Even under typical conditions, Canada and Bangladesh are two nations where weather can have a big impact on business and everyday life: extreme cold in the former and tropical heat in the latter. Climate change is intensifying this impact—and business risk—even more.
In Canada, for instance, climate change is expected to bring changes in weather like more storms. Mountain Equipment Co-op in Vancouver anticipates that these changes will make its distribution center and supply chain vulnerable to road closures due to flooding, landslides, and snowstorms, and its store floors susceptible to flooding.
On the opposite side of the world, rising seas may cause the nation of Bangladesh to lose up to 10% of its territory to the ocean in the next few decades, displacing as many as 18 million people. In the transport and shipbuilding industry, M/S Rocky Dockyard is preparing itself for the impacts of rising temperatures, erratic and heavy rainfalls, salinity, and more frequent storms. After conducting a cost-benefit analysis of different adaptation measures, the company is prioritizing navigation training and equipment to adapt to rougher weather and silted waterways, and improved anti-corrosive paint to increase the lifetime of its ships.
Climate change ascends as a business priority
Rising temperatures, natural disasters like floods, and other climate-related events are impacting infrastructure worldwide—for countries, cities, and individual businesses.
A recent survey by the Casualty Actuarial Society ranked climate change as the number one risk faced by the insurance industry. And 72% of companies who submitted information to international non-profit CDP say they now integrate climate risk into their business strategy.
What does this mean for businesses with international operations? Climate change vulnerabilities, risk, and preparedness must be part of any new market assessment—and part of decisions and investments to keep current infrastructure, like the stores and ships mentioned earlier, up to speed.
How companies are assessing—and preparing—their infrastructure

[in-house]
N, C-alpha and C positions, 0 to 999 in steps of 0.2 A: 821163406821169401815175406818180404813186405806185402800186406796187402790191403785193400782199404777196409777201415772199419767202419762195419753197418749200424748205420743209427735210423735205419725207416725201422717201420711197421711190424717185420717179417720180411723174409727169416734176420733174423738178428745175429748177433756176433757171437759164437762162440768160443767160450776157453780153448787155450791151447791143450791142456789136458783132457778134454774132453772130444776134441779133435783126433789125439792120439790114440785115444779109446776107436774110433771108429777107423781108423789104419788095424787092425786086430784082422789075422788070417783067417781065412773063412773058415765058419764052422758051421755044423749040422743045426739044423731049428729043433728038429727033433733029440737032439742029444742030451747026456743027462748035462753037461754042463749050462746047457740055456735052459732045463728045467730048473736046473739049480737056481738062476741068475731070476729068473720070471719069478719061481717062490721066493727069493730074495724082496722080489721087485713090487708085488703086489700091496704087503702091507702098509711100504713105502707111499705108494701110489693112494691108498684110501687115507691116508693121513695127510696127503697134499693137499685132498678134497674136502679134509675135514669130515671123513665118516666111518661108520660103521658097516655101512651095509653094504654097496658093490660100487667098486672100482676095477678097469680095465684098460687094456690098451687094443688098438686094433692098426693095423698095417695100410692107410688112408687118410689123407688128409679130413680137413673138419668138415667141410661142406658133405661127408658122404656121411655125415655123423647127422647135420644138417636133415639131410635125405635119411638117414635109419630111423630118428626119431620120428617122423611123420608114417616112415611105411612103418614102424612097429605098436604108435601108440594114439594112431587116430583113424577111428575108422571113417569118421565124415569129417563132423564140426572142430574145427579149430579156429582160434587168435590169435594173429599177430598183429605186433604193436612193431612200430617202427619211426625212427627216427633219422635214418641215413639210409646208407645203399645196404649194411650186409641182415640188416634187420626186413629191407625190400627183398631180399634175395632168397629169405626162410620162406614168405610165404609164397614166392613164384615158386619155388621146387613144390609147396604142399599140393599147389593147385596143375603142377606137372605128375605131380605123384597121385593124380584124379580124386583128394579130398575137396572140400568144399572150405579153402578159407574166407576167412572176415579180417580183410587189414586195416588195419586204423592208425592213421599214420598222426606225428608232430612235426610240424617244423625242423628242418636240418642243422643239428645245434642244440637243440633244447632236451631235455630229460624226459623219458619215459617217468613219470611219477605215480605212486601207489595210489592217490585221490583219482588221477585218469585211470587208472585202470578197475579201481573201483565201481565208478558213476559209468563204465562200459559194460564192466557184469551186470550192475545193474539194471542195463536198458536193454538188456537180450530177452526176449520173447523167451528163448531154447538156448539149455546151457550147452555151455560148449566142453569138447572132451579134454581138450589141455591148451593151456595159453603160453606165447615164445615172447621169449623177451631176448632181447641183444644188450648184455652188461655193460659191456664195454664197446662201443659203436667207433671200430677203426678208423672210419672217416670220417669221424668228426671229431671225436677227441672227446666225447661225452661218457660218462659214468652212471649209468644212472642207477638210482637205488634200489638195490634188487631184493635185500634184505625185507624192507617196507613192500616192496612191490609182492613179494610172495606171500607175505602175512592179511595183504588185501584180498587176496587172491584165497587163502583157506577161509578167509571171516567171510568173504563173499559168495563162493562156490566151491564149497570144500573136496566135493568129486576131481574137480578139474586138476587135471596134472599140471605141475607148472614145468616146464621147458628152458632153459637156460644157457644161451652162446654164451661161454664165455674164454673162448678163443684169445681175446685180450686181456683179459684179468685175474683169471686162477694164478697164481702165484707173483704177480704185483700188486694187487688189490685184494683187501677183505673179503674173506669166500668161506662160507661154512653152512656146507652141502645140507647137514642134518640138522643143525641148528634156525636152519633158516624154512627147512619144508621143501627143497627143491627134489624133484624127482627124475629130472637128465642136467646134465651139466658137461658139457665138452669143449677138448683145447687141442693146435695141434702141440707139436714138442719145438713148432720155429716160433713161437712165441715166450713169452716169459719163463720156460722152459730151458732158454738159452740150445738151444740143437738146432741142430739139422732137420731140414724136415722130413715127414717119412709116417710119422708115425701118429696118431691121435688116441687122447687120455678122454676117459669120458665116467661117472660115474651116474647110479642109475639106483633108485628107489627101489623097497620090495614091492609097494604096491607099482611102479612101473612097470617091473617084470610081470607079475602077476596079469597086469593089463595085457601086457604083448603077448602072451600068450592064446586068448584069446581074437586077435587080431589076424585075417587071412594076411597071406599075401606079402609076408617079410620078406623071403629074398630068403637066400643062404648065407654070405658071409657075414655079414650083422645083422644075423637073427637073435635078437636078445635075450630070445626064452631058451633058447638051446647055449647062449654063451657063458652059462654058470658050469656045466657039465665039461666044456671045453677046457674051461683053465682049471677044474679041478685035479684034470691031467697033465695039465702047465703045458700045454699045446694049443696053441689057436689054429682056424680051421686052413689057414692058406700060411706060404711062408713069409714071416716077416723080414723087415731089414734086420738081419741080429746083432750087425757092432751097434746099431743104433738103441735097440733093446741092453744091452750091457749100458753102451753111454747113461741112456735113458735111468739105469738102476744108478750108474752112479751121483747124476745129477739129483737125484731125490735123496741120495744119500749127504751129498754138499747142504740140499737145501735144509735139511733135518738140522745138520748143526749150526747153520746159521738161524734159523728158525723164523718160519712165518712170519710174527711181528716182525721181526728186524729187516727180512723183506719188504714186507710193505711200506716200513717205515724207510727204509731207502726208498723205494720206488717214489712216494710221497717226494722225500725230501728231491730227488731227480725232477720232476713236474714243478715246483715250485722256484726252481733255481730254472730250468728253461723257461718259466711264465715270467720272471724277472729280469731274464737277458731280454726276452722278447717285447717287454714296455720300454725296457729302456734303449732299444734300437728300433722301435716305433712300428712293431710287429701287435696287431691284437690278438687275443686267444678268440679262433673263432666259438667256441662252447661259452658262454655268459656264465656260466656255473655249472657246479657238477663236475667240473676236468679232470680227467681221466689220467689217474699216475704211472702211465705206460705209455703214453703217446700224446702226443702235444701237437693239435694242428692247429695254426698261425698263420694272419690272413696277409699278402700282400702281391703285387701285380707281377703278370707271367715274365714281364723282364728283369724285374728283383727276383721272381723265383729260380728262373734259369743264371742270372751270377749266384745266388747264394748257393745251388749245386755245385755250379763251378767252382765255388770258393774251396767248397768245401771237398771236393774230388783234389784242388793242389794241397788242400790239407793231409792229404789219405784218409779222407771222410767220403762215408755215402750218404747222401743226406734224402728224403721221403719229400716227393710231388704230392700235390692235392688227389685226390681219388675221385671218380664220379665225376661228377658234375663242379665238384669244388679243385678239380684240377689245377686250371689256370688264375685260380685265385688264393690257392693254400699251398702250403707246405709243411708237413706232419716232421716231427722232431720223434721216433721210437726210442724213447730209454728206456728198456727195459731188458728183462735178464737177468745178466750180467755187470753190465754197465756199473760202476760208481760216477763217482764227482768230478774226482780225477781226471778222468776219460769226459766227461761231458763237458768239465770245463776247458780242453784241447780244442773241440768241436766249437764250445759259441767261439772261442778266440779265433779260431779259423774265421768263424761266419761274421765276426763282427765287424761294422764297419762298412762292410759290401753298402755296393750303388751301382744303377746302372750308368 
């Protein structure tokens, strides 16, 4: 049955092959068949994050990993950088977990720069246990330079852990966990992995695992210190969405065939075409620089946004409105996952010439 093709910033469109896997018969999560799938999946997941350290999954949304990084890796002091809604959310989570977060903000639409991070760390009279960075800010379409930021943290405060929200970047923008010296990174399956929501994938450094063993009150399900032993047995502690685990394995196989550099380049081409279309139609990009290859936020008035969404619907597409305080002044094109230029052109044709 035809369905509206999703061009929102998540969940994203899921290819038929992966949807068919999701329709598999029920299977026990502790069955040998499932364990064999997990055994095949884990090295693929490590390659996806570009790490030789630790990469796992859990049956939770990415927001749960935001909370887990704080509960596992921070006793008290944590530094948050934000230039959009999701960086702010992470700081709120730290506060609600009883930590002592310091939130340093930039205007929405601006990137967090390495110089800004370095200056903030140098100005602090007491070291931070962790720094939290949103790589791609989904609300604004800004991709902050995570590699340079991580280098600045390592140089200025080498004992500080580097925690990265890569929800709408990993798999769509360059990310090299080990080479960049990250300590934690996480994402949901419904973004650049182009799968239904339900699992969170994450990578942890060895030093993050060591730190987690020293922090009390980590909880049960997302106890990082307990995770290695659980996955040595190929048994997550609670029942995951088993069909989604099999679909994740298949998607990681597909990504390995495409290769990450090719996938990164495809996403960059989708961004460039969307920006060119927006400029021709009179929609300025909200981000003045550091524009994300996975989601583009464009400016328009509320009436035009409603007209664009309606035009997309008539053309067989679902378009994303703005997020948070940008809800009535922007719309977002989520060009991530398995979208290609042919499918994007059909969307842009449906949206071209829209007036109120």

Climate change impacts are a necessary element of any new market feasibility study: In markets where a company already has a presence, infrastructure resilience is a necessary—and valuable—investment. According to the World Economic Forum, an average of 3% of additional capital investment is required to build resilience into infrastructure, yet every dollar invested in resilience generates four dollars of economic value.
To achieve this awareness and resilience, global companies are using sophisticated models and methodologies and seeking specialized expertise.
M/S Rocky Dockyard, mentioned earlier, is applying a methodology developed by a German organization, Climate Expert, to assessing its risk and identifying adaptation measures. And
roughly half of companies surveyed by CDP survey are using or planning to use scenario analyses to assess climate risk. One tool that’s been developed for this purpose is the HazAtlas by Danish engineering and consultancy company Ramboll, which can pinpoint vulnerabilities like the risk of flooding at a specific shipping terminal.
“It’s really easy to make the point that as our climate changes, we’re getting increased damages from events like flooding and wildfire,” consultant Kaitlyn Lieschke told NPR. “This tool helps people prepare for the future.”
Zurich Insurance Group notes that the insurance industry has developed sophisticated natural catastrophe models to assess the impact of physical risk on many regions and industries—with a caveat. “Current models are generally designed to reflect current climate conditions. It’s important for businesses to incorporate the latest climate and natural catastrophe modeling capabilities to better understand the impact of climate change on physical risks.”
Steps your company can take
Analysis, adaptation and mitigation for climate change is an evolving area and can feel overwhelming. To improve your odds of success:
- Focus: Prioritize the facilities, locations, and products that are most important to your business.
- Localize: Every climate change assessment and strategy is different. Tailor best practices to the on-the-ground realities of your international operations.
- Look at the big picture: Integrate climate change into your overall plans for risk management and sustainability.
Ready to get started?
Specialized consultants and advisors can direct you to tools and resources for assessing climate change risk and developing a resilience strategy. For more information, contact us.